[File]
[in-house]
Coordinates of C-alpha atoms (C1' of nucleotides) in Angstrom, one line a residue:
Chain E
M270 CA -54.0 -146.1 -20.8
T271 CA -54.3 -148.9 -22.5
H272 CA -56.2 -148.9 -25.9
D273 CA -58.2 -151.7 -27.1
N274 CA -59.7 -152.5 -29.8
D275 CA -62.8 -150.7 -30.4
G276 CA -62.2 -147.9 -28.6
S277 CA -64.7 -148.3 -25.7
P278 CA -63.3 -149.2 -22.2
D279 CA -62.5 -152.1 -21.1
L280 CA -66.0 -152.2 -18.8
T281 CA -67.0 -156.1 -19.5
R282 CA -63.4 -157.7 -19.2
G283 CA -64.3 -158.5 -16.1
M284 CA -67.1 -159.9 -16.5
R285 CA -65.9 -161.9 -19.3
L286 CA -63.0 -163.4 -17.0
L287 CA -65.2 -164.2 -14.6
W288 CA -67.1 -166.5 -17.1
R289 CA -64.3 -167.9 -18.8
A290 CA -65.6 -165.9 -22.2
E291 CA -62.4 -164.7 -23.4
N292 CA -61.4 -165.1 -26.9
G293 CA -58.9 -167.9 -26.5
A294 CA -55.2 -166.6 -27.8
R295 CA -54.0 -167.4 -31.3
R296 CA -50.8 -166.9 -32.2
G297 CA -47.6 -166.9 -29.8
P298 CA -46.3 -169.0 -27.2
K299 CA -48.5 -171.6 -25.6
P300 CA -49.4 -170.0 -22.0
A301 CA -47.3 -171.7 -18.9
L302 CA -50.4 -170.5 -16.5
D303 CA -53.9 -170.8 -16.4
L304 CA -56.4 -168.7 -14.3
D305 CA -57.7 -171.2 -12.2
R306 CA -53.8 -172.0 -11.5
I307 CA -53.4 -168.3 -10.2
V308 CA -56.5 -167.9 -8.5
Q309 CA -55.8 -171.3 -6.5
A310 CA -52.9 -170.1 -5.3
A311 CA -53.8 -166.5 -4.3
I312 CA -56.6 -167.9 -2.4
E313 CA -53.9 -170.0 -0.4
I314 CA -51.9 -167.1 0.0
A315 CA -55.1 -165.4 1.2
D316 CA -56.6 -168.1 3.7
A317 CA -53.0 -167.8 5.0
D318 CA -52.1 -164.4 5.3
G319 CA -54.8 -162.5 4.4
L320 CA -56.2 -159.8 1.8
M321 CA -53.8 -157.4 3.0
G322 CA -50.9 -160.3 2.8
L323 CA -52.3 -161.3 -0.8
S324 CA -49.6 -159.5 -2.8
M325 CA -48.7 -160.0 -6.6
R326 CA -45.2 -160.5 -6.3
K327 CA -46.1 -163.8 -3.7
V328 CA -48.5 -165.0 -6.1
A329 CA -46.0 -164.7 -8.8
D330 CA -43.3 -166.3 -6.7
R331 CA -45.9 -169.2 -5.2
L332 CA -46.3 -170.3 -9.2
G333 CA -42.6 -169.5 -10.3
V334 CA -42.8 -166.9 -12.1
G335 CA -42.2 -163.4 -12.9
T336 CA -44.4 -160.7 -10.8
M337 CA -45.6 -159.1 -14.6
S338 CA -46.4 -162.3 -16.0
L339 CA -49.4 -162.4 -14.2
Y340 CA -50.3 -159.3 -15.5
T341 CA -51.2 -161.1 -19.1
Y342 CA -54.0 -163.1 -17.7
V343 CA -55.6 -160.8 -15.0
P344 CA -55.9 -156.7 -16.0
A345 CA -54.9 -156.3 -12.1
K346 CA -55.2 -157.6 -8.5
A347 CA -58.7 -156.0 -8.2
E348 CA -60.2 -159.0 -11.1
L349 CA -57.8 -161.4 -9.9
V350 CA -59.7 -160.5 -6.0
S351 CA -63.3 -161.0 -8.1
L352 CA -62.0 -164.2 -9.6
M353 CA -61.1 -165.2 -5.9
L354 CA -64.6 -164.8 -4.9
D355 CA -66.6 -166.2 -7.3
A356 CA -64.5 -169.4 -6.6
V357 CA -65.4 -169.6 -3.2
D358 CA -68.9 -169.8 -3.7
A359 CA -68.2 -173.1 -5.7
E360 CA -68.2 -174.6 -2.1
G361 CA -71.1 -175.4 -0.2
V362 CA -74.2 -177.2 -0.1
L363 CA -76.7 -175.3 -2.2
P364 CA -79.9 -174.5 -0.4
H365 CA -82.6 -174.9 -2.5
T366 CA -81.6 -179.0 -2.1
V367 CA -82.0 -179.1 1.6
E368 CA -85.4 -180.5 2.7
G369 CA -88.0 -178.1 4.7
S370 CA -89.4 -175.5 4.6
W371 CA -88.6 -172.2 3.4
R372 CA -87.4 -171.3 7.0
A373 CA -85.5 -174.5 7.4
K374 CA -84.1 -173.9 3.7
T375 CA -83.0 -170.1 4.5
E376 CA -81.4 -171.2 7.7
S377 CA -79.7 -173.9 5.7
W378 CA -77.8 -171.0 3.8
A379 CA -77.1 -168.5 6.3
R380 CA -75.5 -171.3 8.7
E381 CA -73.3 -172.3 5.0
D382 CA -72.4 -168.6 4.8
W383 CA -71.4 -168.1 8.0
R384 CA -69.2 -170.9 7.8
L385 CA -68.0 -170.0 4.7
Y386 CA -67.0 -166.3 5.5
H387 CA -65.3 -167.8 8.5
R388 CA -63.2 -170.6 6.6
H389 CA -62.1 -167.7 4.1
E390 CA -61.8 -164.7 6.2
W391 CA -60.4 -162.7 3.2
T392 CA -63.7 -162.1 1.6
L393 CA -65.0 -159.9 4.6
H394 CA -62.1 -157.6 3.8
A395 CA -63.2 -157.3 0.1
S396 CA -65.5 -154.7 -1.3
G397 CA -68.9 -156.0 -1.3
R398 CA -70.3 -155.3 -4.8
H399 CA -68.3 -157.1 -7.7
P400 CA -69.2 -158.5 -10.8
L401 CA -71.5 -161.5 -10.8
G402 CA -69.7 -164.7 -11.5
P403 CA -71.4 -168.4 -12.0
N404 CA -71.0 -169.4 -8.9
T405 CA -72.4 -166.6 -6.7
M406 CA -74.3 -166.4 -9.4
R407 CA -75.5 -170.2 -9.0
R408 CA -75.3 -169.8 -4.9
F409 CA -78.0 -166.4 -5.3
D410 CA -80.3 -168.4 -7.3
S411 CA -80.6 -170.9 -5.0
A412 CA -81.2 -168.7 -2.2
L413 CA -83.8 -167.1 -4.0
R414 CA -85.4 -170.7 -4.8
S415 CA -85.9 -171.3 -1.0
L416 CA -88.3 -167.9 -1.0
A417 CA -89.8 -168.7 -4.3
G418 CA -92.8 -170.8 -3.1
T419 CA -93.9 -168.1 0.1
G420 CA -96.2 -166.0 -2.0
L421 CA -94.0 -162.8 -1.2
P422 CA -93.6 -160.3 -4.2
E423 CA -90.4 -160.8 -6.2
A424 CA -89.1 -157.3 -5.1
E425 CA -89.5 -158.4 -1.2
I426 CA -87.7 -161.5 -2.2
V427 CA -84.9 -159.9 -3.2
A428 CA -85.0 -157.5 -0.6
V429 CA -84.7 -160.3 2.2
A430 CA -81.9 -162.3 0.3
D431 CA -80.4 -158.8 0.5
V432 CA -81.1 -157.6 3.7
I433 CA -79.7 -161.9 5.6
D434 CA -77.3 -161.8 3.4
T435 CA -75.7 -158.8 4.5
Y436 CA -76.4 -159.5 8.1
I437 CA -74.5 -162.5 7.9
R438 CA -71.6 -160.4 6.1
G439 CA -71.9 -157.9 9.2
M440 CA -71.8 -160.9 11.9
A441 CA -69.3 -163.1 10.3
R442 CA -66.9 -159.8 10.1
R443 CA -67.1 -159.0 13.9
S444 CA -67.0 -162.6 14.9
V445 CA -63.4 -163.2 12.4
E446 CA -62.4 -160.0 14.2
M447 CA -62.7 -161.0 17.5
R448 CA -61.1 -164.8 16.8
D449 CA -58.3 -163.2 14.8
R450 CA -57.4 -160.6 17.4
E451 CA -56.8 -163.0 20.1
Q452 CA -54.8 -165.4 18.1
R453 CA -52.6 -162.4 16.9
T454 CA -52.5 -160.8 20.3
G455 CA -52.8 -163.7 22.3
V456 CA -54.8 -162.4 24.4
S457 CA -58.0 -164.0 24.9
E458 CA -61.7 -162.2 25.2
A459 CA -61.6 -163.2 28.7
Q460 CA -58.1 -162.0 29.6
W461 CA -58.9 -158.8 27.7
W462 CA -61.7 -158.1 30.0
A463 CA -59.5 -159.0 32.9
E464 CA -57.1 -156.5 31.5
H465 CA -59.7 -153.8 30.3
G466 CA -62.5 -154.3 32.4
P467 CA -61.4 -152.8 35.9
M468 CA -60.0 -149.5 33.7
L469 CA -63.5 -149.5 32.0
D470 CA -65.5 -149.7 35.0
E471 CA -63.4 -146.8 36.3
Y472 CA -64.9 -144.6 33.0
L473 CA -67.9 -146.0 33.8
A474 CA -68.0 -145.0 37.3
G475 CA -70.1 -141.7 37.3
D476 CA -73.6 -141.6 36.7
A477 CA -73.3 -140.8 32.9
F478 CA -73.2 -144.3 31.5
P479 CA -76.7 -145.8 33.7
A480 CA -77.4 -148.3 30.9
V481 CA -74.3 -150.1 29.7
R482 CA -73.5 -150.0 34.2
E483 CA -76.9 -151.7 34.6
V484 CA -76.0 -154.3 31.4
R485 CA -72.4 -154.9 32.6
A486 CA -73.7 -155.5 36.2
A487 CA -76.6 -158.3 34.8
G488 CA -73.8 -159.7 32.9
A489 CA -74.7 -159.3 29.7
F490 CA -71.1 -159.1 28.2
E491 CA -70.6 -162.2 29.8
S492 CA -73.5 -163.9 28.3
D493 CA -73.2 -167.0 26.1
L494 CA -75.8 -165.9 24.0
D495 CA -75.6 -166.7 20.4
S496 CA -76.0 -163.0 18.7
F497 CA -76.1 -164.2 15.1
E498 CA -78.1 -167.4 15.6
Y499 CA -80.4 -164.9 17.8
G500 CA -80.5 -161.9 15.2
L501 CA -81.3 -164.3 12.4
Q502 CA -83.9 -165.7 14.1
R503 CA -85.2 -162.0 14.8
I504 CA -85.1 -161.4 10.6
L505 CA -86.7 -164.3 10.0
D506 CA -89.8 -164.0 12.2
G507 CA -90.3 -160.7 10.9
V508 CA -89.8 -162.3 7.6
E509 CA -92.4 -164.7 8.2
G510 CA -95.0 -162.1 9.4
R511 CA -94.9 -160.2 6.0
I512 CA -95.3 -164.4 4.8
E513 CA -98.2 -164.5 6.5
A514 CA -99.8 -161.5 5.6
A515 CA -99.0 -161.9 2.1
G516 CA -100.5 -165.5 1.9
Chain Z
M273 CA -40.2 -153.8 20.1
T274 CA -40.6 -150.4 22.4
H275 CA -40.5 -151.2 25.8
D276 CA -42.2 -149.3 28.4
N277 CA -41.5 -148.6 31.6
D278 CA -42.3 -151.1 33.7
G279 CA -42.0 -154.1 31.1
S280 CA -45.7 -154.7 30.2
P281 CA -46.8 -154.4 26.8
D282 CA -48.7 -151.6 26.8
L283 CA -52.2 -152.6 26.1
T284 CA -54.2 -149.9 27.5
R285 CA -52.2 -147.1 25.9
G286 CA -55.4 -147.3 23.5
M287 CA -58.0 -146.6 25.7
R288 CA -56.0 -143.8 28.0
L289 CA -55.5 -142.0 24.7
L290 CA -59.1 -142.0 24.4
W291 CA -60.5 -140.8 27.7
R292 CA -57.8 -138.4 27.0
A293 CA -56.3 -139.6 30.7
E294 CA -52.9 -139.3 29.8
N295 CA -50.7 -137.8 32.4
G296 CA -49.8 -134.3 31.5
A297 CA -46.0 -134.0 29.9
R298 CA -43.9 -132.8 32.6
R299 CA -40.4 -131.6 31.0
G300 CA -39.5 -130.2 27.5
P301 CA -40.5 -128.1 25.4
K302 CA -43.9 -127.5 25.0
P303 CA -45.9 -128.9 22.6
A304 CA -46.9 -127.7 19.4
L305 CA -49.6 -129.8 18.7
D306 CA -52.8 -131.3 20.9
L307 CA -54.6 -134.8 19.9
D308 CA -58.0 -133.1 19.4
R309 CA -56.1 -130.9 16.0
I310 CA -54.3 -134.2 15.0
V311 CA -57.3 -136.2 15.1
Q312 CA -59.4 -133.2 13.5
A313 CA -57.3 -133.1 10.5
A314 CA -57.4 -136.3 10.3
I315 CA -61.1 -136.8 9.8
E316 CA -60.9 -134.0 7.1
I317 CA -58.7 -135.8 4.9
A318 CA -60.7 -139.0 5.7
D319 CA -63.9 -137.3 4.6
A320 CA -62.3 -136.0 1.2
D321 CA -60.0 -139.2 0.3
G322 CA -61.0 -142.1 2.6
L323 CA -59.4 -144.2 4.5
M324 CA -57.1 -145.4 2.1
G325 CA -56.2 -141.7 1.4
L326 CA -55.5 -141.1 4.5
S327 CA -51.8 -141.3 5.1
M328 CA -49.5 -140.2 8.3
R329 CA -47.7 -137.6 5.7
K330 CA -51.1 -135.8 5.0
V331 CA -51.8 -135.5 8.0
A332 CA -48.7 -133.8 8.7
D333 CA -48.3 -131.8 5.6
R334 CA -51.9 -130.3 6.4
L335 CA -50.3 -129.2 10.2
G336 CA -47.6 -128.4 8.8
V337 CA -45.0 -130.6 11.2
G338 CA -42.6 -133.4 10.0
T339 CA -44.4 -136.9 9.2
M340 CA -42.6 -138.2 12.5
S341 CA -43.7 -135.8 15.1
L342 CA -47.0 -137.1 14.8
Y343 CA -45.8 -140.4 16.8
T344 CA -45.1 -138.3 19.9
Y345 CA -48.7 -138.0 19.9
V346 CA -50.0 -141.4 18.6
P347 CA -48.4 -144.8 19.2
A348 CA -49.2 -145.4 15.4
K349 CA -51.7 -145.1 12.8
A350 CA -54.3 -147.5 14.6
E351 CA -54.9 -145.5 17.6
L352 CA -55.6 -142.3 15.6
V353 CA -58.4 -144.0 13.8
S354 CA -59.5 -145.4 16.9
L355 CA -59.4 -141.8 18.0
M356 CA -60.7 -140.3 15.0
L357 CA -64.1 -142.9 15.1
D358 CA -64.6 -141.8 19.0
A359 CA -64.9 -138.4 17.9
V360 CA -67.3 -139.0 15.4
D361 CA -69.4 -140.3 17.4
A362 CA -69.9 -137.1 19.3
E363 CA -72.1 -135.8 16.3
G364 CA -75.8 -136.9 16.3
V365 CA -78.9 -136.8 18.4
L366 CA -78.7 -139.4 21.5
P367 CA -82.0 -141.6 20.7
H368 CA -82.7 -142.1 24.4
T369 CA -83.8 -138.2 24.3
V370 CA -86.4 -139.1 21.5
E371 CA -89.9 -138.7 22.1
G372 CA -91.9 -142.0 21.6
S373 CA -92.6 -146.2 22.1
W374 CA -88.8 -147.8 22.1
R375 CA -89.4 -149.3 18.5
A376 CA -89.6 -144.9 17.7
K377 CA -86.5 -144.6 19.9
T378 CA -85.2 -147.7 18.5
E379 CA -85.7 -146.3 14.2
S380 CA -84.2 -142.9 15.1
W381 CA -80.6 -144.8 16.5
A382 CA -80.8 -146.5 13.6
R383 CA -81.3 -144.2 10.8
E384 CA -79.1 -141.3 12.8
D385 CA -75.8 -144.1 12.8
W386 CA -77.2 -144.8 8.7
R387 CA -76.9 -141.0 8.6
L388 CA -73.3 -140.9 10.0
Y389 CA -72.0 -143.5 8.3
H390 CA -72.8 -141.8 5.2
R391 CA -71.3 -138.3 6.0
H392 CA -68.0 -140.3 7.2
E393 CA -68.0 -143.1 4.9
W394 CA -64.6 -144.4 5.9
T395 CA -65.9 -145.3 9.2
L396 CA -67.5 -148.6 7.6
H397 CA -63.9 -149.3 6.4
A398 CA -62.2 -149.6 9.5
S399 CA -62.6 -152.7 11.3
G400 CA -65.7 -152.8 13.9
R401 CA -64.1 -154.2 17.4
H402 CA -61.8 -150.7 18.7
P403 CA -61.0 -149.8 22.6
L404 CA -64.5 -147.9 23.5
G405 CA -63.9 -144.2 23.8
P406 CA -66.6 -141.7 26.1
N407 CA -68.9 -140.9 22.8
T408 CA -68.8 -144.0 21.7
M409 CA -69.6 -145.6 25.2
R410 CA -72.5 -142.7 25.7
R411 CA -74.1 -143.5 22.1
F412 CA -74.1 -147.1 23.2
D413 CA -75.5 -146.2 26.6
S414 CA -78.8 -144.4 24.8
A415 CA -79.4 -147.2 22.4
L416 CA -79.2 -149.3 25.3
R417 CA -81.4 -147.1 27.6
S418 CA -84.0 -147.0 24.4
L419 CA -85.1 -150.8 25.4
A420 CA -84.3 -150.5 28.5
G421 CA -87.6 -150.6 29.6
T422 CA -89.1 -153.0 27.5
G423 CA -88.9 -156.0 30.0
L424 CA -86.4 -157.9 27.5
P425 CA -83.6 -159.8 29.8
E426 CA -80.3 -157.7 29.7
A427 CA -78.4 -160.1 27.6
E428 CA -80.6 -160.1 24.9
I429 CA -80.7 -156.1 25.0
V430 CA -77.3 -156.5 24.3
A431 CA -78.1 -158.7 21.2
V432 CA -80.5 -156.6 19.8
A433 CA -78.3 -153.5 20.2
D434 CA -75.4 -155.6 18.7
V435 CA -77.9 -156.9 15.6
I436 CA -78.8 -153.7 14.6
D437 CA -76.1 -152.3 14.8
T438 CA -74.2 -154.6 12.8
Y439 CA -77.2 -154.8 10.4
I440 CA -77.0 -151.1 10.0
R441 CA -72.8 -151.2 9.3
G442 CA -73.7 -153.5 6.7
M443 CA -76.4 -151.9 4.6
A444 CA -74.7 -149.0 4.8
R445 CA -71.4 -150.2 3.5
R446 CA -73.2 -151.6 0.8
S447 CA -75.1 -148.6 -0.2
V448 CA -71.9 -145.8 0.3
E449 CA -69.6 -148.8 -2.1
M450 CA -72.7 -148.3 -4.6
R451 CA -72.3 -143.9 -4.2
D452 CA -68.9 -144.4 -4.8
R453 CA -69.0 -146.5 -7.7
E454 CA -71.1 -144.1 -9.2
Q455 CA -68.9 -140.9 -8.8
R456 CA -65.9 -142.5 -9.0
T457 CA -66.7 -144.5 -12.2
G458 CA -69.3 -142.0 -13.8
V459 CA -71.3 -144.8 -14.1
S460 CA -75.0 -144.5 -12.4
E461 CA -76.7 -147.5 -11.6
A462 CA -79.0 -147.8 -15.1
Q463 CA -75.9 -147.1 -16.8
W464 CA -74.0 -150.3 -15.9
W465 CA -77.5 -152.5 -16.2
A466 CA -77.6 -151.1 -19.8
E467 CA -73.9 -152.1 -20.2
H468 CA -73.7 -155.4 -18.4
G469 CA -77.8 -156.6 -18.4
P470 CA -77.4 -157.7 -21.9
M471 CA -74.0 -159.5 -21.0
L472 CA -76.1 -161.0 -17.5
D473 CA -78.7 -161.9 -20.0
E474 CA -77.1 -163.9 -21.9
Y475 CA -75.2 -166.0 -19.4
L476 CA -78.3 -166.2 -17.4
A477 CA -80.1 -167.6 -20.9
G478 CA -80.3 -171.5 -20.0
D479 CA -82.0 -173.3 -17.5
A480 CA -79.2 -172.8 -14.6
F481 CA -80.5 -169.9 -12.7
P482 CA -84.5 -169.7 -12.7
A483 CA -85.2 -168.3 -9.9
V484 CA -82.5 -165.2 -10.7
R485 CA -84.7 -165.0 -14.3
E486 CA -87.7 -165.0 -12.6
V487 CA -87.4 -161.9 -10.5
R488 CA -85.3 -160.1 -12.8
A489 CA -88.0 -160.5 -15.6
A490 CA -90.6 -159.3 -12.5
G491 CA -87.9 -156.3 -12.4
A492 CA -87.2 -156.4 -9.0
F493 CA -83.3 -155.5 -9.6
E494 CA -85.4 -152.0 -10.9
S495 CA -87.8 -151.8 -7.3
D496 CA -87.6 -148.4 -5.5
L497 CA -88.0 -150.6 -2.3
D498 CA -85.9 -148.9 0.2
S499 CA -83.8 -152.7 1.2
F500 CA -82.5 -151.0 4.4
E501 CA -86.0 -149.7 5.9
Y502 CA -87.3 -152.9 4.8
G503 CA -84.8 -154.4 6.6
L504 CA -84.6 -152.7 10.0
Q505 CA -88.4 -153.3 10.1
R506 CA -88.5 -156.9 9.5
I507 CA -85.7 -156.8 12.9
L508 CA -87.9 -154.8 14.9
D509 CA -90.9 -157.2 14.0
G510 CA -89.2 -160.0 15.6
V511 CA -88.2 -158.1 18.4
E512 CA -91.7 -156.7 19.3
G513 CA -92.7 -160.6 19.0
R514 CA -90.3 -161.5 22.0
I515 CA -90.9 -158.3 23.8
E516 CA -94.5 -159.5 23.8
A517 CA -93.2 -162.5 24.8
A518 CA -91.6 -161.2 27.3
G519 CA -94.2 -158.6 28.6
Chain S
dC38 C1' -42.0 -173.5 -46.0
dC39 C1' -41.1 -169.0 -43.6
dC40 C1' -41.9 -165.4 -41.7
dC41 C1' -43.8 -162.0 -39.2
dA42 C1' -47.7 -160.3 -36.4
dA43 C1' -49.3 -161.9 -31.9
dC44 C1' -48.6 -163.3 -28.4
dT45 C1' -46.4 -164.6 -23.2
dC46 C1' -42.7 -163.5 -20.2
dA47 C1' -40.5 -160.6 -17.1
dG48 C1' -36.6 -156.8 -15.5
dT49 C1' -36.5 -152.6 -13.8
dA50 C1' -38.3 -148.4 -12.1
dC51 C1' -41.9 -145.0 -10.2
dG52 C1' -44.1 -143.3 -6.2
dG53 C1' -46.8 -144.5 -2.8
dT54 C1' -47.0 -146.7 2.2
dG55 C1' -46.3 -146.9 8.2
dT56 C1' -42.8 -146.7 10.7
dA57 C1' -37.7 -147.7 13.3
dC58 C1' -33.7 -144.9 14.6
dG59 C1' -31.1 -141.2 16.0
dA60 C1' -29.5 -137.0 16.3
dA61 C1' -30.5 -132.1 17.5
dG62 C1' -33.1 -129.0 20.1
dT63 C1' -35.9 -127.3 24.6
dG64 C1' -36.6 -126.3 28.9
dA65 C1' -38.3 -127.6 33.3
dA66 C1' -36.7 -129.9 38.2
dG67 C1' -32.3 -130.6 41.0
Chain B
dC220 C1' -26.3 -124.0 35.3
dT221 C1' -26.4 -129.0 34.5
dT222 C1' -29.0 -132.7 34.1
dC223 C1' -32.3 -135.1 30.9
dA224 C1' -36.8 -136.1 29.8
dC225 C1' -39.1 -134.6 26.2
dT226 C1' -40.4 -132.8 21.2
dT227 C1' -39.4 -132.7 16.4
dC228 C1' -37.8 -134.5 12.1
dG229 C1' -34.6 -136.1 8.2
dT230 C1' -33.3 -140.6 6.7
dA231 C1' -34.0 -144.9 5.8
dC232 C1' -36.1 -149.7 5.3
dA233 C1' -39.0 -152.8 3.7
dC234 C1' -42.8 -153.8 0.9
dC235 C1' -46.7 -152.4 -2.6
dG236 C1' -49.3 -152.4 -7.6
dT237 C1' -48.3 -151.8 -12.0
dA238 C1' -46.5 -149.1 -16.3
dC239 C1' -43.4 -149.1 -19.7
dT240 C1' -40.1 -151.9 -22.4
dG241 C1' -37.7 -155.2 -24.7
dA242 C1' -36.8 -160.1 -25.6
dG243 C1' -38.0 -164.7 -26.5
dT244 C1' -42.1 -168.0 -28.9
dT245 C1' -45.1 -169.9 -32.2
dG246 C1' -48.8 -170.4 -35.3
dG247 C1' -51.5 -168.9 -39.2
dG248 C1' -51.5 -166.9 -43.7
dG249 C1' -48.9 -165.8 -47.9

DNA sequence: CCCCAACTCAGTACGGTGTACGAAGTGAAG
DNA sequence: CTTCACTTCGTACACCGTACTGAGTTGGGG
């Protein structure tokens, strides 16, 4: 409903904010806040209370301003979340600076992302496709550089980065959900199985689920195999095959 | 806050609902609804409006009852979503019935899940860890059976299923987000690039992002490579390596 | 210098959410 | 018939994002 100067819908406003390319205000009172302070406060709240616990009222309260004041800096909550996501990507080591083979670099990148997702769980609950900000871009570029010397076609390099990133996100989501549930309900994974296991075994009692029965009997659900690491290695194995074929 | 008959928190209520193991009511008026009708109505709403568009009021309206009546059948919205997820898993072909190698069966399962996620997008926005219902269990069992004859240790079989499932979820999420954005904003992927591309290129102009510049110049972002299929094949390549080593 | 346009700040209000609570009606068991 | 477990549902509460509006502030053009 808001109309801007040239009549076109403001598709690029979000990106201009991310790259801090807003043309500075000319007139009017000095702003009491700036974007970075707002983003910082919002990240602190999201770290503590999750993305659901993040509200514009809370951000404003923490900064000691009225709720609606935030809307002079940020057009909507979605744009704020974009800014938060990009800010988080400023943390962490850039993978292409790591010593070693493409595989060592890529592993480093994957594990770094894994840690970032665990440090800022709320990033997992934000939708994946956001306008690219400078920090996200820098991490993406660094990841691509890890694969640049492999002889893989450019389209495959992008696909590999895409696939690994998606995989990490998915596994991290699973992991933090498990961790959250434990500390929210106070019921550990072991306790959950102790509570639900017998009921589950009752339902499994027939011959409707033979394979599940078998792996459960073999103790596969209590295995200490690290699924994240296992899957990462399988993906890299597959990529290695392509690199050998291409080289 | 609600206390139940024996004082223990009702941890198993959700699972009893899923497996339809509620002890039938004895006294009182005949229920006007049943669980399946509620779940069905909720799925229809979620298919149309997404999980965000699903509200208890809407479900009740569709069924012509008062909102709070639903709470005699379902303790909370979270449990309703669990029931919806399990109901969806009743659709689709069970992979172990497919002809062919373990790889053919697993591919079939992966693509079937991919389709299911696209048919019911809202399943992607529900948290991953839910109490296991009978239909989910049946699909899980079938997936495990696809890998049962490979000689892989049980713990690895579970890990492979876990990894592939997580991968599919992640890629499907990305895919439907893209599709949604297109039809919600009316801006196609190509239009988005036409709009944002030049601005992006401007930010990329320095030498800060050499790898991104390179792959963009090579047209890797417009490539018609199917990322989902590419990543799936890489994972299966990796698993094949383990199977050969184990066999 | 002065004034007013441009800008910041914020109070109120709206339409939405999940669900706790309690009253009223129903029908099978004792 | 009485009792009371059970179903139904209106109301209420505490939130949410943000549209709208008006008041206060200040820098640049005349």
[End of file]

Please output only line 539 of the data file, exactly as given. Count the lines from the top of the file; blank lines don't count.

dC228 C1' -37.8 -134.5 12.1